Social Media Gets a Past: Links From a Life Lived Online
I’ve been surprised to realize lately that social media has awakened my sense of nostalgia. It seems ironic, given our collective emphasis on the new and the now. I love receiving the daily emails from Timehop and Memolane that remind me what I posted on Facebook, Twitter and Instagram on that day in previous years.
And, how meta: For me, that was often social media itself.
For instance, here are some of the pings I’ve gotten from Timehop and Memolane this week:
- Five years ago today, I tweeted a link to a Facebook company blog post noting a measurable and predictable decline in Facebook usage on Thursday night when “Grey’s Anatomy” aired. At the time, Facebook had only just recently opened up beyond students, and it was seeing peaks of one million users logged into the site at once. “When something occupies a big portion of the population’s attention, we notice,” wrote co-founder Dustin Moskovitz (who since left the company and is now co-founder of Asana). Now that Facebook is so much more global, it’s hard to imagine a single TV program having that kind of regular effect.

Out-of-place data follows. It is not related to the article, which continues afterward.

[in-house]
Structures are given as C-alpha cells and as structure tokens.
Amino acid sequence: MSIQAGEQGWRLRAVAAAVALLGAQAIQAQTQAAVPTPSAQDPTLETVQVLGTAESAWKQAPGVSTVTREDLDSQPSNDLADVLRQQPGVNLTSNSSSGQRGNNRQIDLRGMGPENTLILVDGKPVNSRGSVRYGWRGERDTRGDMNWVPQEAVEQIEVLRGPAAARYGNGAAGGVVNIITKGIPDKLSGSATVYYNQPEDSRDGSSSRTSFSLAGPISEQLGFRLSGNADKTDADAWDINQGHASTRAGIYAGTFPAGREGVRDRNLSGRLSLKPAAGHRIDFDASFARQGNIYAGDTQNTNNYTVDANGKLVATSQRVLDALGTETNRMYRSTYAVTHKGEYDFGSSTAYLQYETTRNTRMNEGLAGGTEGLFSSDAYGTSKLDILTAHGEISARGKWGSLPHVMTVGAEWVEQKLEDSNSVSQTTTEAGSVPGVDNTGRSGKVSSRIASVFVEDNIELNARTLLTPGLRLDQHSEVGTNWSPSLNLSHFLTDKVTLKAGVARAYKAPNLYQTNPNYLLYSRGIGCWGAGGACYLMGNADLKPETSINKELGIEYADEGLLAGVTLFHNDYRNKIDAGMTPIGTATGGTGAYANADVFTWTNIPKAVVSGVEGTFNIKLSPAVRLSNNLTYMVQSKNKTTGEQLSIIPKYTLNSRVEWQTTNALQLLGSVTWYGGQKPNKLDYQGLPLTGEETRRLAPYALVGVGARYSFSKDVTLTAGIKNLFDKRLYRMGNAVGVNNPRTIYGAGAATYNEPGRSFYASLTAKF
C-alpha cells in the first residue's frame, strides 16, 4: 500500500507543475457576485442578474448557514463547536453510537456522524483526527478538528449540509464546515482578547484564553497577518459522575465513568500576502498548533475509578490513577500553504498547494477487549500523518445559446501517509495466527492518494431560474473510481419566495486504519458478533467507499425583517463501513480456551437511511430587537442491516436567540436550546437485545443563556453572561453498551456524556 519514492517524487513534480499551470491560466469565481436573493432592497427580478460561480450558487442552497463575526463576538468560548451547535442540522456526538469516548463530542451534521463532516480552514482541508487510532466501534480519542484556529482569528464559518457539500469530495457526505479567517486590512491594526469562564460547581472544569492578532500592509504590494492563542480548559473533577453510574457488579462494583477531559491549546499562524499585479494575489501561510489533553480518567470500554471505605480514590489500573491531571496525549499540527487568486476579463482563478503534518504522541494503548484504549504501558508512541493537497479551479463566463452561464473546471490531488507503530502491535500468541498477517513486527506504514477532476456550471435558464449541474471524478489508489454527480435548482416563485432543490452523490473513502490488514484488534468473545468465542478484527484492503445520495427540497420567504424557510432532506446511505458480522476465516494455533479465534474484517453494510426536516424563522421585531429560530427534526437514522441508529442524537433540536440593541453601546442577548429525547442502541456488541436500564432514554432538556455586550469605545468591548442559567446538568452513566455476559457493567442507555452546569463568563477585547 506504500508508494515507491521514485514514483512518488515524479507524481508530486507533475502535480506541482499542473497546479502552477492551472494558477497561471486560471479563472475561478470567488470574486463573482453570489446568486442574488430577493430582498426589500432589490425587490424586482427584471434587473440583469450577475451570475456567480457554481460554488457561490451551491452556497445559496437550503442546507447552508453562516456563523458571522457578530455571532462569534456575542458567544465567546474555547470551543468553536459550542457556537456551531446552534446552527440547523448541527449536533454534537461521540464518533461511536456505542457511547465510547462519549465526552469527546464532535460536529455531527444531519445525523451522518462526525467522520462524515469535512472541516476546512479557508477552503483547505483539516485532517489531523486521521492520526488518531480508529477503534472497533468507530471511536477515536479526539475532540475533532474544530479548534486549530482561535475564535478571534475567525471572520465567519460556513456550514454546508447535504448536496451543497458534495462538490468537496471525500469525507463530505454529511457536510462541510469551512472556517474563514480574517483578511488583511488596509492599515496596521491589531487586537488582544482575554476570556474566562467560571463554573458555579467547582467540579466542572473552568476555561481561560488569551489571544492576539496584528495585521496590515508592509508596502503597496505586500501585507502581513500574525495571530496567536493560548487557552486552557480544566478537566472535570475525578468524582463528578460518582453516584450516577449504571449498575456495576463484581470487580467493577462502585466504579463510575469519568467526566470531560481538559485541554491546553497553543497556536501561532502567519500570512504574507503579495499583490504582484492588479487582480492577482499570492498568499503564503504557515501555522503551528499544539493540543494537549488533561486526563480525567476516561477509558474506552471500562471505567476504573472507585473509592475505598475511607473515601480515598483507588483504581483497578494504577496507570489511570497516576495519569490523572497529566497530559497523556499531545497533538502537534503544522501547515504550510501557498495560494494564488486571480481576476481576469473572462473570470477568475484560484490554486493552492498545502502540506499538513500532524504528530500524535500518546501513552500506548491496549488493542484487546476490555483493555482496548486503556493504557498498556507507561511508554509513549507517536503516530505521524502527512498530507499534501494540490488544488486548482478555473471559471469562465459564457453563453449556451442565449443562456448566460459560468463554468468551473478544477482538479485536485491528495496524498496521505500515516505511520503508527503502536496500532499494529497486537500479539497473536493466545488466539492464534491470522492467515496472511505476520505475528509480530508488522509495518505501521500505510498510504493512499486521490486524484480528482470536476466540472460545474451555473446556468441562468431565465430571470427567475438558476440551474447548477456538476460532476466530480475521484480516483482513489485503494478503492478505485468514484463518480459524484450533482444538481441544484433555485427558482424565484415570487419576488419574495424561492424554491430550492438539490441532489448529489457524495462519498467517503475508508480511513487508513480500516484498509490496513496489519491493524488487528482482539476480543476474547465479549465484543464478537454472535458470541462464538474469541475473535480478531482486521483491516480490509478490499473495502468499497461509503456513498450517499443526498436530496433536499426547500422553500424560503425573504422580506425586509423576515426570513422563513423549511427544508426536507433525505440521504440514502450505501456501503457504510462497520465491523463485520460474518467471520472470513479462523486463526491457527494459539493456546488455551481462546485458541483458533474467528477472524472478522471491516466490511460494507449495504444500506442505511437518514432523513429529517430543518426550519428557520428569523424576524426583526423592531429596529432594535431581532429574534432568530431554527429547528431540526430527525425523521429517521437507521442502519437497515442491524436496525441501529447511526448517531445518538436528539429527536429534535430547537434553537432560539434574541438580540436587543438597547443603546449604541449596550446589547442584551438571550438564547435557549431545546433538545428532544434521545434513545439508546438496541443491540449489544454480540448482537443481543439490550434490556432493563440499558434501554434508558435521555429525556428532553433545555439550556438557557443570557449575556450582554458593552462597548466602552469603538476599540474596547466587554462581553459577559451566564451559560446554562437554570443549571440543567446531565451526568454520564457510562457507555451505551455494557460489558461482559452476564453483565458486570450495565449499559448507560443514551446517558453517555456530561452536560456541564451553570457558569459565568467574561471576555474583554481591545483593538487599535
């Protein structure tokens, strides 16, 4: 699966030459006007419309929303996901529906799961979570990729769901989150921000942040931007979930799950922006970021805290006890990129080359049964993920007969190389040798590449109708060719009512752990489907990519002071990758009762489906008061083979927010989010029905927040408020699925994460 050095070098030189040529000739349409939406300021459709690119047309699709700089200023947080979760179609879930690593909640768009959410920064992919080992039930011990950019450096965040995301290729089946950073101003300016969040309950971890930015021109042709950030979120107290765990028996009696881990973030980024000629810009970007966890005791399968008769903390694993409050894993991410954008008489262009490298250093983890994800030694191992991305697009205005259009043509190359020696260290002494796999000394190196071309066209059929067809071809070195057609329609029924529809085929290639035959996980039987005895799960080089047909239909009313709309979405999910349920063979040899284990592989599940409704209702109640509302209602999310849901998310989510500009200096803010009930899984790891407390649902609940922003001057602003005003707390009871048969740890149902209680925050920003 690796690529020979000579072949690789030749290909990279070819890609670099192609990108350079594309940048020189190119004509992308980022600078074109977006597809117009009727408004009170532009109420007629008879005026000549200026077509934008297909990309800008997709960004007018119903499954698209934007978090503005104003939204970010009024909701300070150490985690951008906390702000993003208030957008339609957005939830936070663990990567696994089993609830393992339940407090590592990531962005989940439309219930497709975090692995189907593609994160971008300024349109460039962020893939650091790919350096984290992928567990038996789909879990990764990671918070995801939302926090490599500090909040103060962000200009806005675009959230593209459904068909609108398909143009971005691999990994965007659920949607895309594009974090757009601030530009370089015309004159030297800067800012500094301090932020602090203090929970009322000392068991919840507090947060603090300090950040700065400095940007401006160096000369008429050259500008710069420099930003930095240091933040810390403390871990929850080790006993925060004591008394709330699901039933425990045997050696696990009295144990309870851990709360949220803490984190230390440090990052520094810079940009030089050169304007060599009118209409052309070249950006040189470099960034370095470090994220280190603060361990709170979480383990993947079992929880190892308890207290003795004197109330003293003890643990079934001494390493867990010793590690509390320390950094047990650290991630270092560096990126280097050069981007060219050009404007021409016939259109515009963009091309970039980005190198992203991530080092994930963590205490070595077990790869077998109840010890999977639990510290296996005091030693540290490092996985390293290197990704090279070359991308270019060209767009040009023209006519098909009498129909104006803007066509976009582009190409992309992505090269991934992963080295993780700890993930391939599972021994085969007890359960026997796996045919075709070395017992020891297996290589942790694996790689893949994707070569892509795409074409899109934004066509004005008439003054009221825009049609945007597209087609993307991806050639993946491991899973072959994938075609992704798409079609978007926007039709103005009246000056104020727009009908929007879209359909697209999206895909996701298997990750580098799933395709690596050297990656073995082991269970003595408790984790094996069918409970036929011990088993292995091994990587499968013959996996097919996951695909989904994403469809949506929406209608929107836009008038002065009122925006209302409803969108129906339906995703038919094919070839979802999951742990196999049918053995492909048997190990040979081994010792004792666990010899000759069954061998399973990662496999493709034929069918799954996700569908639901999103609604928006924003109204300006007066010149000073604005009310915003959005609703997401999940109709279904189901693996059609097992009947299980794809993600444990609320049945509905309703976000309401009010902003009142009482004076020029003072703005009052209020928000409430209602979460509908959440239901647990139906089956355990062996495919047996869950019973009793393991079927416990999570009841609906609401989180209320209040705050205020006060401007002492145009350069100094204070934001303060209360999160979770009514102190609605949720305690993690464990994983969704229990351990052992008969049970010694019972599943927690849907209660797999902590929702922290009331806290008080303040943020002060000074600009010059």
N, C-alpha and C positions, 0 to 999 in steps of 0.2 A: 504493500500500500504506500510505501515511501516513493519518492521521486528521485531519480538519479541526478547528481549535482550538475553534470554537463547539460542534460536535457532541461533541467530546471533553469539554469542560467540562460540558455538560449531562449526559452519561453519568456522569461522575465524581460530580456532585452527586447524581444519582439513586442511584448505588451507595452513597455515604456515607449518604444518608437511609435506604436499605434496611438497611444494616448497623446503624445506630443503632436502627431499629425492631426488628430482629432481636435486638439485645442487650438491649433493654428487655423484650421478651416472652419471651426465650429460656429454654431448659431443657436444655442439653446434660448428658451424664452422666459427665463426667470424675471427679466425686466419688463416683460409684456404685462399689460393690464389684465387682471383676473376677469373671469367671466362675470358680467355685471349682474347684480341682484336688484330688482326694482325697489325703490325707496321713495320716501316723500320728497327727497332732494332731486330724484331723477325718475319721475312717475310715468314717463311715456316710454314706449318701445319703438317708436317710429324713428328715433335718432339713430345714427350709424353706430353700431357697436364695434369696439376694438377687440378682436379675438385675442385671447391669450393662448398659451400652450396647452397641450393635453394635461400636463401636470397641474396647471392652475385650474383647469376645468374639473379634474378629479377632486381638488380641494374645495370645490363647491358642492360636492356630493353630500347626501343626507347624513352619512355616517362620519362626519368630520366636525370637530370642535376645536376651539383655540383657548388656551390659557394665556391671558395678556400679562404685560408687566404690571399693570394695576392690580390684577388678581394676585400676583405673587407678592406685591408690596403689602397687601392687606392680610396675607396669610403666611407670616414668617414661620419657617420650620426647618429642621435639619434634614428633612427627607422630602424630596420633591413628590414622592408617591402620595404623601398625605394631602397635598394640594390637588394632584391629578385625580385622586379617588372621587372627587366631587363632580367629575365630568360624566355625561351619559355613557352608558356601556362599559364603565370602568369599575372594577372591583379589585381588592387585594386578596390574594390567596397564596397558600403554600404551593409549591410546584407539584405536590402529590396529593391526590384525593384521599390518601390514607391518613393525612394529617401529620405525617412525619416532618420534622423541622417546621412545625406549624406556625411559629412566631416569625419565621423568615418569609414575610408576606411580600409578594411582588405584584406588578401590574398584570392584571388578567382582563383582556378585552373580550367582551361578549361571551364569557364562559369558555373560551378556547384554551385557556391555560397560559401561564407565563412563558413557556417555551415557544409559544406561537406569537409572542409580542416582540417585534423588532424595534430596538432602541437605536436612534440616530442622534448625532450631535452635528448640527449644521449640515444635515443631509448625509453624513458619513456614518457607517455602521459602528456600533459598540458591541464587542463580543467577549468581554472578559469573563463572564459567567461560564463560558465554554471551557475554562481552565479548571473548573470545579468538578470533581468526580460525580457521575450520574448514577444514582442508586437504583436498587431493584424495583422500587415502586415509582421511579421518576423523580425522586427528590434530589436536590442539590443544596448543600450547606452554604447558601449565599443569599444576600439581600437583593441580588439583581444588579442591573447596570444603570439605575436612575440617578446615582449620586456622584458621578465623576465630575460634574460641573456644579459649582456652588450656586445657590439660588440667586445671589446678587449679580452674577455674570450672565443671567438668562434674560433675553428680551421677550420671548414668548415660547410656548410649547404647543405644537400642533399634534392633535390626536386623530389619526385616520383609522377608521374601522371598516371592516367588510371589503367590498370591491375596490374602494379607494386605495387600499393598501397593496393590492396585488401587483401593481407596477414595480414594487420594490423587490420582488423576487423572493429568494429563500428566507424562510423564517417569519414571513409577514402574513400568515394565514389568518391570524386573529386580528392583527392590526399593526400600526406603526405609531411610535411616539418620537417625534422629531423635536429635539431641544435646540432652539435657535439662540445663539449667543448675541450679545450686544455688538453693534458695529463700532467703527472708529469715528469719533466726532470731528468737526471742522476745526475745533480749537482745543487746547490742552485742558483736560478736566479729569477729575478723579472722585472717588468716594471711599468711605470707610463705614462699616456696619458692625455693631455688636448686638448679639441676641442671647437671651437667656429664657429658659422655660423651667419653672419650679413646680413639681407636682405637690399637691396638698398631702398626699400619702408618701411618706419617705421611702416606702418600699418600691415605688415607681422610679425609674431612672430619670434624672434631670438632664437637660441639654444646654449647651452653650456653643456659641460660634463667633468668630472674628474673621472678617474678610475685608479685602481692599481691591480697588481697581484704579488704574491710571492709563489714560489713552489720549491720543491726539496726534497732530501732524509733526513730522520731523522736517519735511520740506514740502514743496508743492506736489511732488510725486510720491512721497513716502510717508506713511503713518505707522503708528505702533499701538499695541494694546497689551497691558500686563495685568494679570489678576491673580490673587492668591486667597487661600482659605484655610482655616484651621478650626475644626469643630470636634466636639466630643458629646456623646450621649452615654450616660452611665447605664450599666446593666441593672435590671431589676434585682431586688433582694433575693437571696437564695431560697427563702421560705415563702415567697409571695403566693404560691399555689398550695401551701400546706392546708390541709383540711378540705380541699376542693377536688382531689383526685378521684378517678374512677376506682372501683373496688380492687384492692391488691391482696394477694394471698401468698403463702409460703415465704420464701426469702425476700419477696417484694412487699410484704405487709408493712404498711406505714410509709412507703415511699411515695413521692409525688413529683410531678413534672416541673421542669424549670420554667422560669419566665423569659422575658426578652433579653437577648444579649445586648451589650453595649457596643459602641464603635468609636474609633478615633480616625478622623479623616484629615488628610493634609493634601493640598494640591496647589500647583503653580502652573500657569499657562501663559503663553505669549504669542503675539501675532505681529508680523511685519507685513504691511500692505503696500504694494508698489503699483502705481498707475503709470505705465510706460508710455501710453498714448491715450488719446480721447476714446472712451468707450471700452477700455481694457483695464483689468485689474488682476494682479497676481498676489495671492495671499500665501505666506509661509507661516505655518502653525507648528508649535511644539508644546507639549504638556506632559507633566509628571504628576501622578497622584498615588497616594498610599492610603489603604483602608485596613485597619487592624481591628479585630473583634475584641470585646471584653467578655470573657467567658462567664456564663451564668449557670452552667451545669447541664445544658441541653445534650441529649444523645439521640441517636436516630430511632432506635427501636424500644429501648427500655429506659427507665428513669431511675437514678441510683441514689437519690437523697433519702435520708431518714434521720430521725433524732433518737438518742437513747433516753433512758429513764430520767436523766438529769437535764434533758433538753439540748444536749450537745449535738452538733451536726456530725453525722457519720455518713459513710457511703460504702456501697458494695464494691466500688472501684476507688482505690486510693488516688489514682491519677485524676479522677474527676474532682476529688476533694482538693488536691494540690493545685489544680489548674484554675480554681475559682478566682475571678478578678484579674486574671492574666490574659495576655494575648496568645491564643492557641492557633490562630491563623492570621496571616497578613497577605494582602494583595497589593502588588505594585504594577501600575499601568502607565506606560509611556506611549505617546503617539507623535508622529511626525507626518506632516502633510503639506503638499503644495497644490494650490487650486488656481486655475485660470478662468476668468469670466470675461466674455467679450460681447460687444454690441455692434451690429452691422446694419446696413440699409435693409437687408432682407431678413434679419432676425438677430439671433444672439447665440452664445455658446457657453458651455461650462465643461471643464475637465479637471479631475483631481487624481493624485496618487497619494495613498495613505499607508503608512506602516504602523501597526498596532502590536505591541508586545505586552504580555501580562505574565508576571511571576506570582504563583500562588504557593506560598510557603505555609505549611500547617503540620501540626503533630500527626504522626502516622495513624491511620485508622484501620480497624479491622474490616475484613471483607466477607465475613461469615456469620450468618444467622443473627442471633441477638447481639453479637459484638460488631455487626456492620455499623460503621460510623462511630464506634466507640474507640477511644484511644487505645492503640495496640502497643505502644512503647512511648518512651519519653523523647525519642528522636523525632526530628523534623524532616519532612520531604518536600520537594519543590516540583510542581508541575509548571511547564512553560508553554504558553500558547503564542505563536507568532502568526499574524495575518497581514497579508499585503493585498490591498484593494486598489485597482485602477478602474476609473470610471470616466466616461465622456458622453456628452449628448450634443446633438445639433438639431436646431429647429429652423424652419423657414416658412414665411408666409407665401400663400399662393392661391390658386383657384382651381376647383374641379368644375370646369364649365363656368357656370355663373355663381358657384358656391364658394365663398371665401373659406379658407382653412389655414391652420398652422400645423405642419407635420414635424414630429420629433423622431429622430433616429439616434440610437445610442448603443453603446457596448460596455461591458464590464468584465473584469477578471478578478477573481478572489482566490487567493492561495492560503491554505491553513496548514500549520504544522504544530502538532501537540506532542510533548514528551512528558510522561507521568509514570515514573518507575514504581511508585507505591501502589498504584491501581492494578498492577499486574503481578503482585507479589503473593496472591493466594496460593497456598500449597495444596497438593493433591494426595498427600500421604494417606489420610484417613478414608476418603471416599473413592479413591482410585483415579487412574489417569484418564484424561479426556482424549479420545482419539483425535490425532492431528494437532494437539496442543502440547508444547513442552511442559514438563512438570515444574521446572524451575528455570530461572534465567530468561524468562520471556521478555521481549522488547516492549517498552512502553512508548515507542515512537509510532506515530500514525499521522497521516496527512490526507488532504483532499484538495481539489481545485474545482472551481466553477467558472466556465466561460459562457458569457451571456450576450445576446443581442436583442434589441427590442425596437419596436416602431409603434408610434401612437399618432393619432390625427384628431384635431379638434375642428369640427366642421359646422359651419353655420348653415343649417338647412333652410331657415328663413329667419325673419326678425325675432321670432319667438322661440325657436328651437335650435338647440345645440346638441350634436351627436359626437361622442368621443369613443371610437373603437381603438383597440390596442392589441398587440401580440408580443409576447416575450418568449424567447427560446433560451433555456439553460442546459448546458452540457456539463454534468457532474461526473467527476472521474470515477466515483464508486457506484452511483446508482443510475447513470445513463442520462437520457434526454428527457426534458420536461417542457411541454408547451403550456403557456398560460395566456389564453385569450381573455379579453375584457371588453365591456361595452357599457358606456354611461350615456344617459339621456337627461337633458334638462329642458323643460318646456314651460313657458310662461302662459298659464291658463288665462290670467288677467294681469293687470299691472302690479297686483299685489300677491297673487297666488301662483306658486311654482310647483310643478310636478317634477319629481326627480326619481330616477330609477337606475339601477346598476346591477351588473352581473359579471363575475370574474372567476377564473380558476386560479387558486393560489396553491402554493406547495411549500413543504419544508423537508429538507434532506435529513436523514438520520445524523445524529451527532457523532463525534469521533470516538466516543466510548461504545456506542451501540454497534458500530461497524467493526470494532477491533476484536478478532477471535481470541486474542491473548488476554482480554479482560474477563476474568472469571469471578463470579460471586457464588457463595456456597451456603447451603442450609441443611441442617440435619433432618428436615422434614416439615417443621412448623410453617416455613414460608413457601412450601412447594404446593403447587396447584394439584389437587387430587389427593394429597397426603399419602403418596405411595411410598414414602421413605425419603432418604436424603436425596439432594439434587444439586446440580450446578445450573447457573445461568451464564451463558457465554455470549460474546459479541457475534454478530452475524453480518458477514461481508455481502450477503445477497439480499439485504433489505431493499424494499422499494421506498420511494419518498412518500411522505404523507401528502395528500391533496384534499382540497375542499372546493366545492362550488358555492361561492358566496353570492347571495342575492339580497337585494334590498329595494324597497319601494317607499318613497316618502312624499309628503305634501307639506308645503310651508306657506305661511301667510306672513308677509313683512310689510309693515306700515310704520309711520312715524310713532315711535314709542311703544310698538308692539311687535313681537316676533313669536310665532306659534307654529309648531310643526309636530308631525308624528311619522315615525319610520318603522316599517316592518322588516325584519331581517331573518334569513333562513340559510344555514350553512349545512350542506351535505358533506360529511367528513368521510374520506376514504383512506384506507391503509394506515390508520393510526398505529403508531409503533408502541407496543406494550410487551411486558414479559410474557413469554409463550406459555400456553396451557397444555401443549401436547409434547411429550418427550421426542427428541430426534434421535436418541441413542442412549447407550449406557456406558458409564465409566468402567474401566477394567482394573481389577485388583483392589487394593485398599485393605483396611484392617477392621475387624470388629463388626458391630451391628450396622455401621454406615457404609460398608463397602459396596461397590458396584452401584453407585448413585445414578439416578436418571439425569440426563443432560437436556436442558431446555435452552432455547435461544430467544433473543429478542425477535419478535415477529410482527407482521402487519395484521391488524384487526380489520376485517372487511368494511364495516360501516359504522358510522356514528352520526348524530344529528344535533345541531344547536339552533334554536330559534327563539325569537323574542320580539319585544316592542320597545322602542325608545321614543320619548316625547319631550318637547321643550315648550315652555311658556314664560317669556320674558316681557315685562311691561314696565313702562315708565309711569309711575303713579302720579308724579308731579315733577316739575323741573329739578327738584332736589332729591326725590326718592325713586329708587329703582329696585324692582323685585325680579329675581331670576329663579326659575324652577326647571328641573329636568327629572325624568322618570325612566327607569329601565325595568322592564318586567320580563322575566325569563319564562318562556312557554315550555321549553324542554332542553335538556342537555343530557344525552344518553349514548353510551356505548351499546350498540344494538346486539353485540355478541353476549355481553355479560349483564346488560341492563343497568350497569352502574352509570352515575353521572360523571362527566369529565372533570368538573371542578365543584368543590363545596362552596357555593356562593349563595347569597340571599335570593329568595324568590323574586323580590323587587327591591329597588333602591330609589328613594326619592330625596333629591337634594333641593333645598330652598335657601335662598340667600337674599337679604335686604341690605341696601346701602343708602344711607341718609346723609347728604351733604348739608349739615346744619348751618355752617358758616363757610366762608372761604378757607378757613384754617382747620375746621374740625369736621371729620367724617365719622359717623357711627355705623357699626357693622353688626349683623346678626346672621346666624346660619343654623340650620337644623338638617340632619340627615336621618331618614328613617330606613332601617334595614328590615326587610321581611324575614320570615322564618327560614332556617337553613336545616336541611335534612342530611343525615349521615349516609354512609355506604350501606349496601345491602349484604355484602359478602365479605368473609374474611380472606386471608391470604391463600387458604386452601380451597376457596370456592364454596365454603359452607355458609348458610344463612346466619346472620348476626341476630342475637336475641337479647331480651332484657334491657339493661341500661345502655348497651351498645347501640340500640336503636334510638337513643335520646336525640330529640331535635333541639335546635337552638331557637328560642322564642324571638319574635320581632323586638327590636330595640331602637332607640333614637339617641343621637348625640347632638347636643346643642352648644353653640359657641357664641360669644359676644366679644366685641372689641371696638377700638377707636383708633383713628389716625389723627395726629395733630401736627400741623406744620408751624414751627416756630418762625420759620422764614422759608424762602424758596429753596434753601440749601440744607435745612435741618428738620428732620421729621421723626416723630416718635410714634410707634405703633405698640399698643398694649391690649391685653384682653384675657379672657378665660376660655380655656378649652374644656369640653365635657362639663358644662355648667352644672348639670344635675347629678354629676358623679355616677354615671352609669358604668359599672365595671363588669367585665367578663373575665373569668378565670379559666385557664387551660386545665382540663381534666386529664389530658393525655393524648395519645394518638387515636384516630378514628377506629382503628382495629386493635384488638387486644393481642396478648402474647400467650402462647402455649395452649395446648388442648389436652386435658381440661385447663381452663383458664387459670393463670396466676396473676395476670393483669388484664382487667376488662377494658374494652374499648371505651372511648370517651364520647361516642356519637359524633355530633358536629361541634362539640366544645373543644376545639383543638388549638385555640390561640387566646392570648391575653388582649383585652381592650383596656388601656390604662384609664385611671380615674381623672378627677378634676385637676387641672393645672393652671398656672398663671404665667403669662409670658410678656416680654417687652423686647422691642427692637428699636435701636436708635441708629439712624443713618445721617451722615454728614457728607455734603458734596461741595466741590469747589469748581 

- This week in 2010, I posted a link to an article citing a Google engineer saying Google personalized up to 20 percent of users’ Web searches. That might have seemed like a lot at the time, but Google has gotten massively more personalized since then, with logged-in searchers by default now seeing “Search Plus Your World” results and Google+ content promoted.
- Almost five years ago, just after the 2007 edition of SXSW, The Wall Street Journal posted a story examining the emerging phenomenons of Twitter and Dodgeball. Jack Dorsey was quoted as saying, “You find a lot of connection in just the simplest, most mundane updates from your friends.” I recently reposted the link to the article on Twitter after finding it on my Memolane, and got to see people’s reactions to it five years later. Foursquare CEO Dennis Crowley replied to my tweet, “In high school/1994 I made a bet w my Dad over who could get their name in WSJ first. This article won me $100 :).”
These memories seem particularly precious because they’ve traditionally been hard, if not nearly impossible, for us to find. Facebook only recently introduced its Timeline layout, which makes old posts accessible. Twitter is just barely starting to make historical tweets available, through reseller deals with Gnip and DataSift.
I realize not all memories are happy, or wanted. The European Union, for instance, is trying to legislate an online “right to be forgotten.” But I have to say, I’m kind of excited to some day get a notification about what I tweeted 20 years ago.